U.N. Ropes International Court of Justice into Enforcing Climate Agenda

BONN, NORTH RHINE-WESTPHALIA, GERMANY - 2017/11/04: 'Planet Earth First' written on a girl's face. With the motto 'keep coal in the ground' thousands of activists took to the streets demanding Climate Justice two days ahead of the United Nations Framework Convention on Climate Change - UNFCCC - COP23. (Photo by …
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The United Nations General Assembly adopted a resolution on Wednesday requesting that the International Court of Justice (ICJ) offer the world guidelines on what legal responsibilities countries have to fight “climate change.”

The ICJ is the United Nations’ top judicial body. It only takes cases between state actors, meaning countries can be parties to suits and participate in trials, but individuals and corporations cannot. It has no enforcement mechanism, so those implicated in its rulings often simply ignore its existence; for example, the ICJ ruled in March 2022 that Russia needed to immediately end its full-scale invasion of Ukraine.

Despite this, the ICJ has the power to adjudicate cases of international law, and its rulings are considered of academic merit, potentially later used as expert authority by interested parties, and what the United Nations described on Wednesday as “moral weight.” In this case, rather than hosting a trial and presiding over an adversarial proceeding, the U.N. General Assembly formally requested that the ICJ issue a clarifying document explaining how currently existing international law obligates state actors to take actions that promote the global governance institution’s climate agenda.

The United Nations reported that more than 130 countries “unanimously” adopted the resolution asking for ICJ intervention on Wednesday. Vanuatu, a Pacific Island nation whose leaders say is on the verge of total destruction as a result of the alleged climate crisis, championed the resolution as a way to elevate climate issues to the top of the agenda of larger countries:

U.N. Secretary-General Antonio Guterres enthusiastically supported the measure, endorsing it before the overwhelmingly supportive vote.

“For some countries, climate threats are a death sentence. Indeed, it is the initiative of those countries, joined by so many others – along with the efforts of young people all over the world – that brings us together,” Guterres said.

“Advisory opinions of the Court – the principal judicial organ of the United Nations – have tremendous importance and can have a long-standing impact on the international legal order,” he explained, adding:

Advisory opinions can provide much-needed clarification on existing international legal obligations. If and when given, such an opinion would assist the General Assembly, the UN and Member States to take the bolder and stronger climate action that our world so desperately needs.

Following the vote, Prime Minister Ishmael Kalsakau of Vanuatu called it a victory “of epic proportions” for the climate movement.

“Today’s historic resolution is the beginning of a new era in multilateral climate cooperation, one that is more fully focused on upholding the rule of international law and an era that places human rights and intergenerational equity at the forefront of climate decision-making,” he said in a statement.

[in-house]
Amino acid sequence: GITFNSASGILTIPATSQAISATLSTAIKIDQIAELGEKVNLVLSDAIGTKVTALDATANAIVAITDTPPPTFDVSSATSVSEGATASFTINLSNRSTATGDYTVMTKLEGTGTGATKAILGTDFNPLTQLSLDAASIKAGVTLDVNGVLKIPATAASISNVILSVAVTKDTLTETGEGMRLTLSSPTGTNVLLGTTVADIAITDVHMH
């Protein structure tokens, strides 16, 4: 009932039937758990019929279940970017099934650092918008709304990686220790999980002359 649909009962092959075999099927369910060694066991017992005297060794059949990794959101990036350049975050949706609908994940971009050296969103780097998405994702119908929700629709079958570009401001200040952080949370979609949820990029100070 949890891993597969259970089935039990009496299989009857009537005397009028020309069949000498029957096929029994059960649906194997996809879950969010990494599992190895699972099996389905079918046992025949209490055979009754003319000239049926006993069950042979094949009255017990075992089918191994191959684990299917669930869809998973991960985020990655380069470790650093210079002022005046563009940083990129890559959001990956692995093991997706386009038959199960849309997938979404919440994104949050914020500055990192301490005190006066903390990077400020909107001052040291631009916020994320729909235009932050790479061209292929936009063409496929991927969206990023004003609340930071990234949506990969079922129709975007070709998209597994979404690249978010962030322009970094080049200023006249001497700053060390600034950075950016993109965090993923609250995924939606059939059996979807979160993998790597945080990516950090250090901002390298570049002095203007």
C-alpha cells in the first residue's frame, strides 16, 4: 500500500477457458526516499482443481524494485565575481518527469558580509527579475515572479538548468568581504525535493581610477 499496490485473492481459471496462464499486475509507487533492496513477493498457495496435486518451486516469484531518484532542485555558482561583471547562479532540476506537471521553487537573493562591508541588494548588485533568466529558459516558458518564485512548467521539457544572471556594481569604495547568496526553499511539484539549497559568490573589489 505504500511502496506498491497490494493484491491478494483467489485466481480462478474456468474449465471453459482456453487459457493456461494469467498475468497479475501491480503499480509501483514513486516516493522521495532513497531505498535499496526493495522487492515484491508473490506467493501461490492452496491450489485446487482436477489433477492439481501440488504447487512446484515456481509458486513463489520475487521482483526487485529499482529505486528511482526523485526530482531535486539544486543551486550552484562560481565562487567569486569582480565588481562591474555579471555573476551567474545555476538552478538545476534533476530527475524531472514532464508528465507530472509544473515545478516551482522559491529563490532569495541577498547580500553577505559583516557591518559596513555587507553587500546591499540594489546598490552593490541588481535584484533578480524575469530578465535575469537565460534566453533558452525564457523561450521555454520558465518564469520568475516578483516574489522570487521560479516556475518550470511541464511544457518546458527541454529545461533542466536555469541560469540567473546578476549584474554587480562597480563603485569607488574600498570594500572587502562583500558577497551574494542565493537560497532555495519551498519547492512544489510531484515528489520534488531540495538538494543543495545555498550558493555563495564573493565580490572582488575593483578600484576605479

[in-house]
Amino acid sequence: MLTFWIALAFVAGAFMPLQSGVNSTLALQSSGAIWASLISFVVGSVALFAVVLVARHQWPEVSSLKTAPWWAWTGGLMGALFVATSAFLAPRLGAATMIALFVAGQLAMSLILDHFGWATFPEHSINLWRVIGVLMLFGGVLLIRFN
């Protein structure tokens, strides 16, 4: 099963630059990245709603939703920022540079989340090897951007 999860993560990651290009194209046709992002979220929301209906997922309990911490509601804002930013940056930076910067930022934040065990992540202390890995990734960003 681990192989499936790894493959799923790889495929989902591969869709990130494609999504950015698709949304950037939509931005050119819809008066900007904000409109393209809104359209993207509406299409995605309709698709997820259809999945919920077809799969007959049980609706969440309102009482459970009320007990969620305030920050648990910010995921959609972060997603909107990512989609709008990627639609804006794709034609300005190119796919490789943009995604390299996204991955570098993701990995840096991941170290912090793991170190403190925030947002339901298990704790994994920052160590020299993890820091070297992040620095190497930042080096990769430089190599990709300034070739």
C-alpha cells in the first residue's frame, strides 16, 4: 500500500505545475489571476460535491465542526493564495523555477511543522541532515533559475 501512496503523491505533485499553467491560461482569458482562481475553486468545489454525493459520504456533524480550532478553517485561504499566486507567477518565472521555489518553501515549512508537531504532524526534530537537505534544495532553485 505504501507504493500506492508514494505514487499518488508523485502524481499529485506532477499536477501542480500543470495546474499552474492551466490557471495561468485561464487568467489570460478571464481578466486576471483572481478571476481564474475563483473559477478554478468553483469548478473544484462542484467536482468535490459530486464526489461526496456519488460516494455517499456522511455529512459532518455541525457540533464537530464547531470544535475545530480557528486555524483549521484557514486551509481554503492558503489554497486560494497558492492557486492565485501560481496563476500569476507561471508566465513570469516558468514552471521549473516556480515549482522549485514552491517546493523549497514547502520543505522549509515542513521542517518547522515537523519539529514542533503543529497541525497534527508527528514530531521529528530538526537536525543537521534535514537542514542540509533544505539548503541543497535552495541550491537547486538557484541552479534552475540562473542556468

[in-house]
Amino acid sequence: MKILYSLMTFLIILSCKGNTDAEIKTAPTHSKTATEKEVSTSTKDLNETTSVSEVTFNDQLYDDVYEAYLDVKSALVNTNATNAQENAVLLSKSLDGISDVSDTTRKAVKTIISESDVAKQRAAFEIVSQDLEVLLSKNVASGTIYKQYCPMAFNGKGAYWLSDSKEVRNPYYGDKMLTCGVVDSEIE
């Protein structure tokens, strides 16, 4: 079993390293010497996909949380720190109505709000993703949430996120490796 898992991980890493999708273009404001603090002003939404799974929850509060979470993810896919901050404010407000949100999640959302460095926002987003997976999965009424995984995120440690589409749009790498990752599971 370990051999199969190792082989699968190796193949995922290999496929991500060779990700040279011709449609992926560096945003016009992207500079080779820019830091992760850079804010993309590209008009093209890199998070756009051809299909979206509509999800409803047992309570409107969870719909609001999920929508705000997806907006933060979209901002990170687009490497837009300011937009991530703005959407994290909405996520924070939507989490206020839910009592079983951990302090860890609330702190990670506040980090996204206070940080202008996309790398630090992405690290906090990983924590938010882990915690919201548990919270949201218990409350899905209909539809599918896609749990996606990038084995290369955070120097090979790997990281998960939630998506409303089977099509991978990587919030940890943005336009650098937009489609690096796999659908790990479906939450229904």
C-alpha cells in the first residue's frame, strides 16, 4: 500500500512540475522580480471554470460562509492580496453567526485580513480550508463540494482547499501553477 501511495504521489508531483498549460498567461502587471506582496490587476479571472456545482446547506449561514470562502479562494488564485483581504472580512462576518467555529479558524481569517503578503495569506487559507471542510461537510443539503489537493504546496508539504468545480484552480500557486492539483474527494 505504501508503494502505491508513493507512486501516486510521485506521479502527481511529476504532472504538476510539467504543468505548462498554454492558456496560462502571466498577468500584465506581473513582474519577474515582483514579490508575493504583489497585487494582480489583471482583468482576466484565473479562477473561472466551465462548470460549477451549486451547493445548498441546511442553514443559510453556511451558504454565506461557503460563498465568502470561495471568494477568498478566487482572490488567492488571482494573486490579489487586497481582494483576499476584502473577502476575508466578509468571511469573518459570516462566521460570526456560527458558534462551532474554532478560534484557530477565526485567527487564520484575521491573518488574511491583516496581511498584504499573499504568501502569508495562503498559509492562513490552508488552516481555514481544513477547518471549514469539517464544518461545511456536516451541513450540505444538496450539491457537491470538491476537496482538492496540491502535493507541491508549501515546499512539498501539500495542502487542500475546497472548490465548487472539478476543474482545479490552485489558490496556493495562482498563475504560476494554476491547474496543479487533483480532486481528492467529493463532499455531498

Christopher Bartlett, climate diplomacy manager for the government of Vanuatu, told the U.K. Guardian that his government feels that, despite the nonbinding nature of the ICJ, if the court interprets already existing international law as creating climate obligations, that interpretation would be “immediately applicable to states,” giving the government hope of enforcement. If so, countries could sue one another at the ICJ for not sufficiently acting in the face of climate change.

While the General Assembly approved the measure overwhelmingly, voices of dissent did emerge. Speaking to the Agence France-Presse (AFP), international law specialist Benoit Mayer suggested that the ICJ could weigh in in a way that was “clear and precise but contrary to what the supporters of the request wanted” – meaning that it could potentially find no obligation in the existing body of international law for countries to take action against the “climate crisis.”

The administration of leftist President Joe Biden also dissented from the near-universal praise, emphasizing, however, its commitment to the “climate crisis.”

“Addressing the climate crisis is of the highest priority for the United States, both at home and abroad. In this context, the United States reaffirms our fundamental view that diplomacy is the best pathway to achieving our shared climate goals,” American U.N. representative Nicholas Hill said, claiming that Biden “has put the climate crisis at the center of our foreign policy and diplomacy.”

“However, we have serious concerns that this process could complicate our collective efforts and will not bring us closer to achieving these shared goals,” Hill’s statement to the U.N. continued. “We believe that launching a judicial process – especially given the broad scope of the questions – will likely accentuate disagreements and not be conducive to advancing ongoing diplomatic and negotiations processes.”

Hill concluded with a resigned statement that the resolution would pass regardless of Washington’s opinion of it.

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